Director: David F. Sandberg (feature debut) Starring: Teresa Palmer, Gabriel Bateman, Maria Bello, Alexander DiPersia, Billy Burke Verdict: Please be afraid of the dark IF you’re in need of some sudden, nerve-shredding jolts, then this short, sharp and not-so-sweet horror movie gets the job done with a merciful minimum of fuss.
An 80-minute running time (which scales back to 73 minutes when you shear away the credits) is a blessing, and not a curse for Lights Out. The recent hit chiller The Conjuring 2 had a whole extra hour at its disposal, and yet, failed to rack up quite as many genuine scares as the (un)healthy number logged here.
Not much going on in the needto-know department of Lights Out, it must be said. A suburban house is under the nightly control of an evil spectre that can wreak total and terminal havoc if darkness levels are plunged to near pitch-black.
In other words, if you’re not within reach of a torch or a candle – or stray too far from the nearest light switch – a one-way ticket to the cemetery awaits.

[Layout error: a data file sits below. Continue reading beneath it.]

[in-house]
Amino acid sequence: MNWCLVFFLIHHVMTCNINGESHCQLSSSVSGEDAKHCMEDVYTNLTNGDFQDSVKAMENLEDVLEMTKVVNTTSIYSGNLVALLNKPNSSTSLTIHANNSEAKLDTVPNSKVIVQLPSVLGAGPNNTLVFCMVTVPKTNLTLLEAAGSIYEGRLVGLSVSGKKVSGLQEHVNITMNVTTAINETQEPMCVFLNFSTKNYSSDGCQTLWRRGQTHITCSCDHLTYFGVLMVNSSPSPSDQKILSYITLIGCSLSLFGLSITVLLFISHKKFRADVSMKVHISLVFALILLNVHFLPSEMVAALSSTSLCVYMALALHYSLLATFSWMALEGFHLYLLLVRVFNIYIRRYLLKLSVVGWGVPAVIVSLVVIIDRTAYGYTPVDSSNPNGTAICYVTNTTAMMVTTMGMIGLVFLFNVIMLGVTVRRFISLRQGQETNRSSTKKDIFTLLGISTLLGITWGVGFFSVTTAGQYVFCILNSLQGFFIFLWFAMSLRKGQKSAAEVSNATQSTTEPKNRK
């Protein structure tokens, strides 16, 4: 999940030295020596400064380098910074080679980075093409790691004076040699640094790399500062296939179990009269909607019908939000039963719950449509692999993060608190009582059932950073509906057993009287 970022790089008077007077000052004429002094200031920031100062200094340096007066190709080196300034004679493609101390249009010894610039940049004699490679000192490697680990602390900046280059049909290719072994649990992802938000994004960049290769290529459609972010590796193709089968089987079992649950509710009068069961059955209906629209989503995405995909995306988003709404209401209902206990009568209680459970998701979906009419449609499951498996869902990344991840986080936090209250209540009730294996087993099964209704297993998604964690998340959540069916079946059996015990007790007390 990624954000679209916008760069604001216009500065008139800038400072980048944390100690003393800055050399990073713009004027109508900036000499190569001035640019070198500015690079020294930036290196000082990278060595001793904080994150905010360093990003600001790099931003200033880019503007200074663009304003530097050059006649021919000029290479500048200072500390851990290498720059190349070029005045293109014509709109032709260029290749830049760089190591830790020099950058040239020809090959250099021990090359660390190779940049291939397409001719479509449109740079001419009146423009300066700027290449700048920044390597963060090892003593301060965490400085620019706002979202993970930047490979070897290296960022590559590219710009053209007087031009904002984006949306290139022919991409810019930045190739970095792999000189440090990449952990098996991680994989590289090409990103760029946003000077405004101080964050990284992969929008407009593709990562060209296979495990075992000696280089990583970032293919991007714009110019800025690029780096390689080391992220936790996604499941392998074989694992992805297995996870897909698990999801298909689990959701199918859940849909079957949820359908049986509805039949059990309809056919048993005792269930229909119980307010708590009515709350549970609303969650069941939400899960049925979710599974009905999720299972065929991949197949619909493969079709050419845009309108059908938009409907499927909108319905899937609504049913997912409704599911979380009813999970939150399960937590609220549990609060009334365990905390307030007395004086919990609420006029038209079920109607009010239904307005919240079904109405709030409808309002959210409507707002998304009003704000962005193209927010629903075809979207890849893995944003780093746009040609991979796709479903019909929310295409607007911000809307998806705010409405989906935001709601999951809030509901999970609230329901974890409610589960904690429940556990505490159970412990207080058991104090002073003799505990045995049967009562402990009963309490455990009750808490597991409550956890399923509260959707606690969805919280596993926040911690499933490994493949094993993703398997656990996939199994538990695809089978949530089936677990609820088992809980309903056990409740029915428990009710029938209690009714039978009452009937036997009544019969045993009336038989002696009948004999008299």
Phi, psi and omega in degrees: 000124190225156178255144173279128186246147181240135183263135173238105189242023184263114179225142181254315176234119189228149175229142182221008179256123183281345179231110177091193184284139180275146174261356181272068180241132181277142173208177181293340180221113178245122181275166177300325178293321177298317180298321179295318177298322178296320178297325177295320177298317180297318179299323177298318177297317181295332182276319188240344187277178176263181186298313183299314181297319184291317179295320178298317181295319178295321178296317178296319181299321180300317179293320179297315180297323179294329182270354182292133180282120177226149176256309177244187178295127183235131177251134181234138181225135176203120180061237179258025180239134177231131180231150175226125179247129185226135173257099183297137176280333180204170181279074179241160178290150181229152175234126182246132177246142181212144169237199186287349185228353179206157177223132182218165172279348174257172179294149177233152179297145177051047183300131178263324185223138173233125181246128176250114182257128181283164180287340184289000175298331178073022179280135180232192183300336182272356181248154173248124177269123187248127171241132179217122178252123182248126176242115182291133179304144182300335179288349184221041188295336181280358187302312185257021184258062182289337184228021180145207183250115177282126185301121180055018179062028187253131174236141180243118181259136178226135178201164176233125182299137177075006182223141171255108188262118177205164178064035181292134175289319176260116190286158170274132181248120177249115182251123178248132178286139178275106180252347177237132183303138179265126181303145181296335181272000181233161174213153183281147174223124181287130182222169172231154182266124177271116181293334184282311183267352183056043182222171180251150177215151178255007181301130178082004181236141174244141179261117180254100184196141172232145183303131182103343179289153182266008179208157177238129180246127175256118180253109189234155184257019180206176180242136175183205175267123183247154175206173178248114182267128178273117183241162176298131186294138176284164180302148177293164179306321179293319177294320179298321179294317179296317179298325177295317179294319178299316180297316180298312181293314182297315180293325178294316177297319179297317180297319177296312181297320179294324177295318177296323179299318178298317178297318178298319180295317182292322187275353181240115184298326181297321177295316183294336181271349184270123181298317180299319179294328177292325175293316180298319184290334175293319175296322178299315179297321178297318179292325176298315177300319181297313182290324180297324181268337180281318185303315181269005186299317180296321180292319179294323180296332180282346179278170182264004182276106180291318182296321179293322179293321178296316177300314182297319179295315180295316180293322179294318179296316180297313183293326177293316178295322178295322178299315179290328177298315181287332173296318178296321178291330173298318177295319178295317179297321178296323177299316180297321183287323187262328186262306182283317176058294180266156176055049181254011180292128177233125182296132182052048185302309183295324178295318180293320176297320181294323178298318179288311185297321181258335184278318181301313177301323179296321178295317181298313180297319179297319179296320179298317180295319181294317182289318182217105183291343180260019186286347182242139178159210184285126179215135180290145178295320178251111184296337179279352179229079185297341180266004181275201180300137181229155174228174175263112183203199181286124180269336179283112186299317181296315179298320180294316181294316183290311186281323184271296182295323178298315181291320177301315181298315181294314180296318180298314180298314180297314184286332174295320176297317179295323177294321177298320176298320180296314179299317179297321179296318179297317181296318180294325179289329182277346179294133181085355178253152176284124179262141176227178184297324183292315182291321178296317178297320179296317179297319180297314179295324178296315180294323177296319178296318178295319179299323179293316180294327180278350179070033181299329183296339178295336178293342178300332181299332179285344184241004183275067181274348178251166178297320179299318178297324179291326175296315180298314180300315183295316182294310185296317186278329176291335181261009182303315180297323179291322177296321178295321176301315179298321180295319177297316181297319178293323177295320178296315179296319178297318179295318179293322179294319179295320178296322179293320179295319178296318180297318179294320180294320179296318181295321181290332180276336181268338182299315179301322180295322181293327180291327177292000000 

Teresa Palmer, Maria Bello and promising young newcomer Gabriel Bateman are among those staggering
from one dimly lit room to another, looking for any kind of glow that will keep their creepy guest in the shadows.
The aforementioned trio are a family unit of sorts. One of them is directly responsible for the ongoing presence of the icky’n’irritable intruder in their lives.
In the interests of keeping Lights Out a spoiler-free experience, let’s hit the pause button on any further description of the plot. The storytelling cupboard is deliberately kept bare throughout the film, so too much advance knowledge (or even a lingering look at the Lights Out trailer) is a dangerous thing.
With few cast members to speak of, the onus falls on Palmer to anchor the film – and she does quite well in filling out a conspicuously underwritten role. While no one would buy Palmer as the heavy-metal enthusiast her character purports to be, she totally owns Lights Out whenever it is time to kick some paranormal butt.
First-time director David F. Sandberg is definitely a name to watch, even if he does overuse the same clanking-metallic-boom noise for all of his shock reveals (which sounds like an orchestra dropped down an elevator shaft).